The Red Cross called me up to ask me to donate a couple of years ago. Set up a time and everything for me to go there. I could handle that. I'm a gallon donor who got out of the habit of going. Actually, I volunteered for the Red Cross for several years and just got tired of being screwed over by their staff two or three times a year. Anyway, I showed up at the appointed time and told the receptionist that I had an appointment. I was told that they don't make appointments and I could get in line behind the 20 some others waiting to donate. I told her not to call people up and set up appointments if they don't honor them and walked out the door. I was definitely not a Red Cross fan before the 9-11 mess, but was not surprised by all the fallout.
  9. by   shay
    I have donated 6 times. I have passed out immediately after donation 6 times. I eat before, I weigh enough (TRUST me), and my hgb is fine. I'm just a needle weenie.

    I donated after 9/11 after a 7 year hiatus. I passed out, then woke up and promptly hurled into a paper bag. How dignified.

    Needless to say, I AIN'T DONATIN' ANY MORE. MY BODY DOESN'T LIKE IT.
  10. by   James Huffman
    Rustyhammer writes:

    I almost hate to admit it but I have never donated.
    You may find this strange but I hate to get poked!
    I can give shots all day long but when they are pointed towards me I feel like I'm going to pass out!!
    I have been teased and called a wimp and a woosey and many don't understand it.
    I'm too embarrassed to give blood.
    Can you imagine a nurse passing out giving blood?


    Rusty, you'd be shocked to know how many nurses hate getting poked. Don't let it bother you.

    Remember, there are two "you's": the professional you, and the personal you. Never confuse them. It's the job of the professional you to (or part of the job, anyway) to poke. That's not the job of the personal you. And if you don't like getting poked, you are certainly in good company.

    This was brought home vividly to me once when I examined a local surgeon: a real blood and guts, internal guy. He asked me if he could lay down on his examining table. "I tend to pass out at the sight of blood," he related. I didn't ask him the obvious question: your blood or someone else's?

    Jim Huffman, RN

    www.networkfornurses.com
  11. by   KimRN22
    Hello!!! I donate on a regular basis. I agree, it makes you feel like you are doing something worthwhile !!!! Saving a life!!!
  12. by   MollyJ
    I'm about a three gallon donor. I don't usually donate when I'm doing clinical nursing even though I know they don't defer for that. I'd just hate to give someone something inadvertently even though I consider myself pretty faithful to universal precautions.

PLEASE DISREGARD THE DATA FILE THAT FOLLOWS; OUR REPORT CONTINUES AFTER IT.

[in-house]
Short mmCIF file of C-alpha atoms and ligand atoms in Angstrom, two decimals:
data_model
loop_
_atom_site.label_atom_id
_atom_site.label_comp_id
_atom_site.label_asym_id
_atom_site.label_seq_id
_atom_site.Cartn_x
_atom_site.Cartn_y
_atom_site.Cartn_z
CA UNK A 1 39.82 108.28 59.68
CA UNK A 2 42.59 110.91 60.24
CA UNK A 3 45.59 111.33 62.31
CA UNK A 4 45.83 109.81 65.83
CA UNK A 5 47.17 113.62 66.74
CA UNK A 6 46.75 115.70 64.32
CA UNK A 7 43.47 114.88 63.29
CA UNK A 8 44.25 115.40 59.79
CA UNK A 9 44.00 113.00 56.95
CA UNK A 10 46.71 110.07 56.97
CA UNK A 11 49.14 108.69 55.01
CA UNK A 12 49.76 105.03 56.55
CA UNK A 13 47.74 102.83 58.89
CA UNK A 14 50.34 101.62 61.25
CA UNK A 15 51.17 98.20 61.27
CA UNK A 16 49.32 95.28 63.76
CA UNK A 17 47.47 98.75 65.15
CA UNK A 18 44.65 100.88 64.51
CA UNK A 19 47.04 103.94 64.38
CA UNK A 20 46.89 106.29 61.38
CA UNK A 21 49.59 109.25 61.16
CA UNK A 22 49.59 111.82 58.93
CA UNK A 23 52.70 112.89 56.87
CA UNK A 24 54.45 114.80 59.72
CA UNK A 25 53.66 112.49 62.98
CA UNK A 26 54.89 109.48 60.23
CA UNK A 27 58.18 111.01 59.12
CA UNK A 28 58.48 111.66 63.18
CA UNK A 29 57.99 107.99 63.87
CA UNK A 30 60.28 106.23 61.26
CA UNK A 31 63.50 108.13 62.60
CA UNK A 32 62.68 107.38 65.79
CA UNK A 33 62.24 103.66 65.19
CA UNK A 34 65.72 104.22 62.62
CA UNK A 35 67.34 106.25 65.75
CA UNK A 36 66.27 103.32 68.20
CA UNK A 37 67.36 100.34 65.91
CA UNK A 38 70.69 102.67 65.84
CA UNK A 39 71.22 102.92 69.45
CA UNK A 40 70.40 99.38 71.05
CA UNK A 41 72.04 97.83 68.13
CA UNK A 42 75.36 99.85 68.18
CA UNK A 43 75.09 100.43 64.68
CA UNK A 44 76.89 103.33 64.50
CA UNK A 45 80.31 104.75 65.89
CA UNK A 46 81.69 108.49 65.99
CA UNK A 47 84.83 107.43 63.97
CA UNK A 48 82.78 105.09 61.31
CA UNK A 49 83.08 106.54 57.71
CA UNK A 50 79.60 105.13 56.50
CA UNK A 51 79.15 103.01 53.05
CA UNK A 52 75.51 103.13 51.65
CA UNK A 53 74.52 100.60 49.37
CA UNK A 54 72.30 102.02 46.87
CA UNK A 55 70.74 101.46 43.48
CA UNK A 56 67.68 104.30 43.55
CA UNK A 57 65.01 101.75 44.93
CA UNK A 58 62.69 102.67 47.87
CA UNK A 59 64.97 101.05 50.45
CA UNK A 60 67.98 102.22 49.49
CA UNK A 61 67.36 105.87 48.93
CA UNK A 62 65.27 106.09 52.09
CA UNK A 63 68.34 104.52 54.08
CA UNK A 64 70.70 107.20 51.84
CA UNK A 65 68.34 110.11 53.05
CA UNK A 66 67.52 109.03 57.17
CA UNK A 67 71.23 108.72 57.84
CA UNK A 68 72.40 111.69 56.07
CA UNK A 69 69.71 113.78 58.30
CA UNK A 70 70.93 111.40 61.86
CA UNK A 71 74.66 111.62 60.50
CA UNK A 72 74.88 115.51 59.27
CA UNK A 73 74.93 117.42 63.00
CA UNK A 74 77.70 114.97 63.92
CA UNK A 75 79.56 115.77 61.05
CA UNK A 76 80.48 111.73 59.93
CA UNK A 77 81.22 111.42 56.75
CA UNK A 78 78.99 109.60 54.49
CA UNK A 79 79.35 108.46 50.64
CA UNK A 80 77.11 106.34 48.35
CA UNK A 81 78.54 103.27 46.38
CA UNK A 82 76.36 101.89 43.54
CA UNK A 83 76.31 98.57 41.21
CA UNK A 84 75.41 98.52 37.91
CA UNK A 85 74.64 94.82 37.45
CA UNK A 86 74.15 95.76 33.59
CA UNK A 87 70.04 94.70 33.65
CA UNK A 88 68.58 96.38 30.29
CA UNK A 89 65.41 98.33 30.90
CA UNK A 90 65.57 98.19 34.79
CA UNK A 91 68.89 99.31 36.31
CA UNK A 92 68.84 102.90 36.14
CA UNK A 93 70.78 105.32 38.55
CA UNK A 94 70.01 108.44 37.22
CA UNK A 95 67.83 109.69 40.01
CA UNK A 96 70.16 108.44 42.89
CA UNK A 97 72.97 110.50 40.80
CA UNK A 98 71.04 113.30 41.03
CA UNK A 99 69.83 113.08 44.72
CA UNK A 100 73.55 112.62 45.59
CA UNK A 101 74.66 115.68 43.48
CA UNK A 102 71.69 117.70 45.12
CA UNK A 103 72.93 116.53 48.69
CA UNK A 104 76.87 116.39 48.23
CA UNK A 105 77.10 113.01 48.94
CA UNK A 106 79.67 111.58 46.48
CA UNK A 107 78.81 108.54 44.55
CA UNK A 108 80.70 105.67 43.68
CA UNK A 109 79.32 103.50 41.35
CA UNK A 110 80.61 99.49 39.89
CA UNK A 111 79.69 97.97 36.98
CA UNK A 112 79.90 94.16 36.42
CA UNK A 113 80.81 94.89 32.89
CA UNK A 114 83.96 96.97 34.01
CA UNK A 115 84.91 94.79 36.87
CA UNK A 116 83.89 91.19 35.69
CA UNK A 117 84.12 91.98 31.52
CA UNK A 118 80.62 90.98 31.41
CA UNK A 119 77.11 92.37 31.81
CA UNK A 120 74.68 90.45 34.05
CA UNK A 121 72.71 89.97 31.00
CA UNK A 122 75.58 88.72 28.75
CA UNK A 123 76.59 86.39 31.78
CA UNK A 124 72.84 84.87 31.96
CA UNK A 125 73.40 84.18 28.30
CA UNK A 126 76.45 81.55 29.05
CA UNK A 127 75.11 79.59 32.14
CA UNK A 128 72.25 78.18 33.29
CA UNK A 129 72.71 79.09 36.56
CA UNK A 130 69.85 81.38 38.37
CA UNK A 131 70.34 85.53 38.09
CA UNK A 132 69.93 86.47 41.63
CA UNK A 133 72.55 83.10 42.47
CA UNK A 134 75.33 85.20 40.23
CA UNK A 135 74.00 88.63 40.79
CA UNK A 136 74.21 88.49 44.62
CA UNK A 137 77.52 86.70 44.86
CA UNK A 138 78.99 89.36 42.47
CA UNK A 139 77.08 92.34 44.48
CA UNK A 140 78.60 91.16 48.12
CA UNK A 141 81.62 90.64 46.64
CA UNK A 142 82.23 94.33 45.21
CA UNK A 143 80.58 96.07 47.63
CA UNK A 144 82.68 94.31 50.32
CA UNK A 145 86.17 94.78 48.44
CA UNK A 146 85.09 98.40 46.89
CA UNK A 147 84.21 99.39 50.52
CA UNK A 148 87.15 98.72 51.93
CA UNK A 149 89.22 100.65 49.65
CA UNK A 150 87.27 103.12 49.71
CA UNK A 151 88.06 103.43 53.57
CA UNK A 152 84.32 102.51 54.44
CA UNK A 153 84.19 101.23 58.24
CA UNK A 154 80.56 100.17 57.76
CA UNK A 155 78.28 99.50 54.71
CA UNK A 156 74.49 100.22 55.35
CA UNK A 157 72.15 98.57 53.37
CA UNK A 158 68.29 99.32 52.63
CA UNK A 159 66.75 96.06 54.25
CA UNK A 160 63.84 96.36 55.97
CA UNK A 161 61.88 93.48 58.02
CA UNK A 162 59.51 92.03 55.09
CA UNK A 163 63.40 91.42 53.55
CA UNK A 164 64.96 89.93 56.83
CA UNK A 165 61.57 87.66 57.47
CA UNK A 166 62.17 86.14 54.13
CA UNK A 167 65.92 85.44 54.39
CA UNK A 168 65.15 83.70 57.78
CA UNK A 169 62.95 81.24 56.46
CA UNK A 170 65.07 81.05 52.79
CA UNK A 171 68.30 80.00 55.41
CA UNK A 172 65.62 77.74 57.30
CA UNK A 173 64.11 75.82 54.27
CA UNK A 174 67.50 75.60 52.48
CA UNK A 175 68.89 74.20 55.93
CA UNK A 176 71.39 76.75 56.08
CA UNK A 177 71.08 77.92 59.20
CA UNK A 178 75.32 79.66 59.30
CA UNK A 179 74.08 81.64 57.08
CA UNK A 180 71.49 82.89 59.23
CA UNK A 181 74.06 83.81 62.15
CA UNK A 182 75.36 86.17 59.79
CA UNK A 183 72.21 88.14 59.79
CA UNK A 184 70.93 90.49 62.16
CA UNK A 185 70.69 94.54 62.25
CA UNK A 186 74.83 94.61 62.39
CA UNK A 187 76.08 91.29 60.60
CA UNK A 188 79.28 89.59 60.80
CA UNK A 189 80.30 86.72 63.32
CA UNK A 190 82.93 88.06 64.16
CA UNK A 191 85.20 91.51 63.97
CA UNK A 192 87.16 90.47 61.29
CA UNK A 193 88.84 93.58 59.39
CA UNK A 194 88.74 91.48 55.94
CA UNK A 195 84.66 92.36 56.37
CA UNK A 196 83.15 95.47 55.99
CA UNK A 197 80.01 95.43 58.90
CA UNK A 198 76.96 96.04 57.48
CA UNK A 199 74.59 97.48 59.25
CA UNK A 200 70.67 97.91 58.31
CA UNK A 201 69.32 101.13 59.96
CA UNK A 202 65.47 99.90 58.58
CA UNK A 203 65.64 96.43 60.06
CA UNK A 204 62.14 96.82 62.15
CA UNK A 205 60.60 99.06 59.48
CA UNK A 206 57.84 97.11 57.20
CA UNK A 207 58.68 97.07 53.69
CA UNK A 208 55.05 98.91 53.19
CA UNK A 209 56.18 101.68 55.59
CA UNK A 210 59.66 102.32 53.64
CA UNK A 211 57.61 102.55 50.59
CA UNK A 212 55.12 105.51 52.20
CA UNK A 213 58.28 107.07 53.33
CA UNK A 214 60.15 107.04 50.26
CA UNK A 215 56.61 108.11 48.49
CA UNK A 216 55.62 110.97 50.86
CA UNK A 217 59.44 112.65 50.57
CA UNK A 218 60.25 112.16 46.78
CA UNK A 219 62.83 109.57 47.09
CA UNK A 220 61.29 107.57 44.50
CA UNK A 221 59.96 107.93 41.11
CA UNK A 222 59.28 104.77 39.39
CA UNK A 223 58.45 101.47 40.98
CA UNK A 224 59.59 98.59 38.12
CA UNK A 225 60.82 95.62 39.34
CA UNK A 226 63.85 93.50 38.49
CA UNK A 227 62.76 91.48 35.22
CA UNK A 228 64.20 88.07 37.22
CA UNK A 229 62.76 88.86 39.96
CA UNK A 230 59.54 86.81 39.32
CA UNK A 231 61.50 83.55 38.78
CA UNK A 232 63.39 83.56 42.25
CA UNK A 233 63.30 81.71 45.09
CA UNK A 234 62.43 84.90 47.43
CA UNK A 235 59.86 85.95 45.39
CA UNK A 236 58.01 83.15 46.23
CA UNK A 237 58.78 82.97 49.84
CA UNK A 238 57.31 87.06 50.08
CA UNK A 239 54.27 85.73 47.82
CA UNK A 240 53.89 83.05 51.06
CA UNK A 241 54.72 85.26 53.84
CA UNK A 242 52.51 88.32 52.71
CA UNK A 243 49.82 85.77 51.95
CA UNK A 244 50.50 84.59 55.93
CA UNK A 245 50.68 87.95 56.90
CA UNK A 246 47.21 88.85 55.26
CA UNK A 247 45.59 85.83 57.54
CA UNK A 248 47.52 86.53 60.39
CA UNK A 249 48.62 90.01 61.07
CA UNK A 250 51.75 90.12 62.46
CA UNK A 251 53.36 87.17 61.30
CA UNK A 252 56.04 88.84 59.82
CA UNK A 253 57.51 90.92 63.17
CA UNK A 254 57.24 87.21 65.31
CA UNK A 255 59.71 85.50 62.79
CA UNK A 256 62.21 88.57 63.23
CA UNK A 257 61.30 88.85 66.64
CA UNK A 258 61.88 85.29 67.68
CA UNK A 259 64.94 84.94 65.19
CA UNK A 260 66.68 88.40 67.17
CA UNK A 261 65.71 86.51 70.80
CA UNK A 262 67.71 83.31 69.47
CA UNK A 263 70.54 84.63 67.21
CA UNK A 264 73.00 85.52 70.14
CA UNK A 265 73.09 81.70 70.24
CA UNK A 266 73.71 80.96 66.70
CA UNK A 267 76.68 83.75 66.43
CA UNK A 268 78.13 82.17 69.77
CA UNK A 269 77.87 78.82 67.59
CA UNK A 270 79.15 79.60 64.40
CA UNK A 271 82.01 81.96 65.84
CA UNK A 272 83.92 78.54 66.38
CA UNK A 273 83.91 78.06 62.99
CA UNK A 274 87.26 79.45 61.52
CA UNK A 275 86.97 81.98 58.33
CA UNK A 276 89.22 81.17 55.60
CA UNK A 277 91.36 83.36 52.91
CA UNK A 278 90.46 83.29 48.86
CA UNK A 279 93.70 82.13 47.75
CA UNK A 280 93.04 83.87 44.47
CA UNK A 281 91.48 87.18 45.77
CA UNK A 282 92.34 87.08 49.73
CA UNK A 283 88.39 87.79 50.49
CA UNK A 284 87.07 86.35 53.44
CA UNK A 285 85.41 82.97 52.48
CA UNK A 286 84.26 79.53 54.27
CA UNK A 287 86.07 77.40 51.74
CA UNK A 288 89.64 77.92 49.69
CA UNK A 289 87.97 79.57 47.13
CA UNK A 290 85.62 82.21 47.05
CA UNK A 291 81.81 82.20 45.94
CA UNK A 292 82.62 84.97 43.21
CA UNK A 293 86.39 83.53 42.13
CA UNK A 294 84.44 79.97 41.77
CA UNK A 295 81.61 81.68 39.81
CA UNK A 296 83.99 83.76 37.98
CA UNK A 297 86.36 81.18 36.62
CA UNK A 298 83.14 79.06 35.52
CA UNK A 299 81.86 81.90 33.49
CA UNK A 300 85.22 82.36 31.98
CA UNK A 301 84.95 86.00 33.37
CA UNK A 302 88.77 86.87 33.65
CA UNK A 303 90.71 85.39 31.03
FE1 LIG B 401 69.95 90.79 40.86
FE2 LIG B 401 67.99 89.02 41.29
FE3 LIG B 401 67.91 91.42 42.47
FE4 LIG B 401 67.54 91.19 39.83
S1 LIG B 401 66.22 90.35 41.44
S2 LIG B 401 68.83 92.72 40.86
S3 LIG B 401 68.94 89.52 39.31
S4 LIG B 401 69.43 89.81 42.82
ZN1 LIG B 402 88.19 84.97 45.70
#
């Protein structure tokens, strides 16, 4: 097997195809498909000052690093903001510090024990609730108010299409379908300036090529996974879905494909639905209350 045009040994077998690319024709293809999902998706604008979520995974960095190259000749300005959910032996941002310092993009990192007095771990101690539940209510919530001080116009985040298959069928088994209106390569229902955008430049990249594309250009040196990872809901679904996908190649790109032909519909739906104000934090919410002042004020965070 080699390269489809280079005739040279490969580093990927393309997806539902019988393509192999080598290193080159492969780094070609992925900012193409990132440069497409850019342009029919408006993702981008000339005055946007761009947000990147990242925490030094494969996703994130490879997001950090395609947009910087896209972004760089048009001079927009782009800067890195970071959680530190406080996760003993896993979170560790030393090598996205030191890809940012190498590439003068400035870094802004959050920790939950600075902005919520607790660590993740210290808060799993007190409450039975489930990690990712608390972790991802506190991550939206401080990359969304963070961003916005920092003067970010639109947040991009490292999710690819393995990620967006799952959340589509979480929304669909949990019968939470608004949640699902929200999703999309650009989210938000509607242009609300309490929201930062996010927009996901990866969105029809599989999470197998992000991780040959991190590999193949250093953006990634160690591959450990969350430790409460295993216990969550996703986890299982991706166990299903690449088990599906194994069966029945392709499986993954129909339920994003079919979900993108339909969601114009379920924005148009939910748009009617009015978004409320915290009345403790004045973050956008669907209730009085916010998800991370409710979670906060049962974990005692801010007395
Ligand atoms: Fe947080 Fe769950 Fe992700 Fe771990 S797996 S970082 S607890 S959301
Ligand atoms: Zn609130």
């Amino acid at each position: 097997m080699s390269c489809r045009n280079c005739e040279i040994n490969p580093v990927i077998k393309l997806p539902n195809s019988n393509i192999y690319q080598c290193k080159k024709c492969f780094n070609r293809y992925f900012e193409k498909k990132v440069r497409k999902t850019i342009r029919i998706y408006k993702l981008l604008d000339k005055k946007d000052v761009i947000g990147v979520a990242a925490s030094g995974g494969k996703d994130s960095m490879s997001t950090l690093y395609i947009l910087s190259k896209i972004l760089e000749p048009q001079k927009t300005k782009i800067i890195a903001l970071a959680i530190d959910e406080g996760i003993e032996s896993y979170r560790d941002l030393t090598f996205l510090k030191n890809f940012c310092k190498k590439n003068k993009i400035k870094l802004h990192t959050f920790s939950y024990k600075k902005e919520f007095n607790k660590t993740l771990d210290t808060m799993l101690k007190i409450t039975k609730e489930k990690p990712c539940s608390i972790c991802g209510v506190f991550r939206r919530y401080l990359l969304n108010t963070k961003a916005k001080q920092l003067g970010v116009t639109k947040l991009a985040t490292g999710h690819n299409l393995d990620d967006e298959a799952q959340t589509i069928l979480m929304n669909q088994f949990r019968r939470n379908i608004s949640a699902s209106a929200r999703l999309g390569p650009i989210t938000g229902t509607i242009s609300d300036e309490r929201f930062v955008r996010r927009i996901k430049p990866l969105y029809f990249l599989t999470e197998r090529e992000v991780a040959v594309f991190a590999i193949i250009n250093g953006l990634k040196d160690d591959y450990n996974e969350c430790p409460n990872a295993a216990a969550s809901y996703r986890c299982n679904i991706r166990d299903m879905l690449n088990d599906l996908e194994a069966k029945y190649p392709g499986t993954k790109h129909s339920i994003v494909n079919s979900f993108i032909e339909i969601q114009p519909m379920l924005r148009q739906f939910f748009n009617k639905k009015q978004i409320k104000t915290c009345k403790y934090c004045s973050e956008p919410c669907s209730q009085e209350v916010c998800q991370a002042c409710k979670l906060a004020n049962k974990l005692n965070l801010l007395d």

The American Red Cross allows donation every 56 days here in US. I have to take iron to do that or I get deferred about every 3rd donation. I agree, getting DEFERRED for any reason is like a slap. It's hard to soften it.

    I've donated since my 20's and the paperwork has increased dramatically with the onset of HIV. Also, calls for greater accountability by the ARC dramatically increased paperwork. If you've been in clinical nursing, you can identify with that, right?

    I try to come to my appointment well hydrated. I had a lab tech friend who recommended two big glasses of water prior to your stick and it helps alot. and then fluids after.

    I salute those who donate with crummy veins. That's a big, mother bear needle and I don't know if I'd traumatize my veins for it if they weren't good. I might need my veins sometime.

    I think we experienced blood donors should always be open to taking a newbie with us. It helps to go with an experienced person, but realistically I have trouble getting my own body there.

    Canoe, just suck it up with the paperwork. How many times have YOUR patients been impatient with your paperwork demands. Go for it.
  13. by   JWRN
    I donate every month, started donating platelets about 2 years ago, now they can get all three components (RBC, Plt, and Plasma) at the same
    time, on me it takes about 70-75 minutes, one needle stick..Neat machine that does this in the apheresius room at the teaching hospital I used to work at...So I donate every month, try to sometimes it is about every 6 weeks, though because of work.....I have donated at the same place for over 6 years now, so they know me, the two techs in the apheresis room are very nice, and are the only ones I will let stick me. Some hassle in paperwork, but most of the time they have a printed label for most of the top (name, age, address, dates, etc......) I am up to 7 gallons of blood and 4 gallons of plts....Now that they take all three components at once, I do not know how they count them......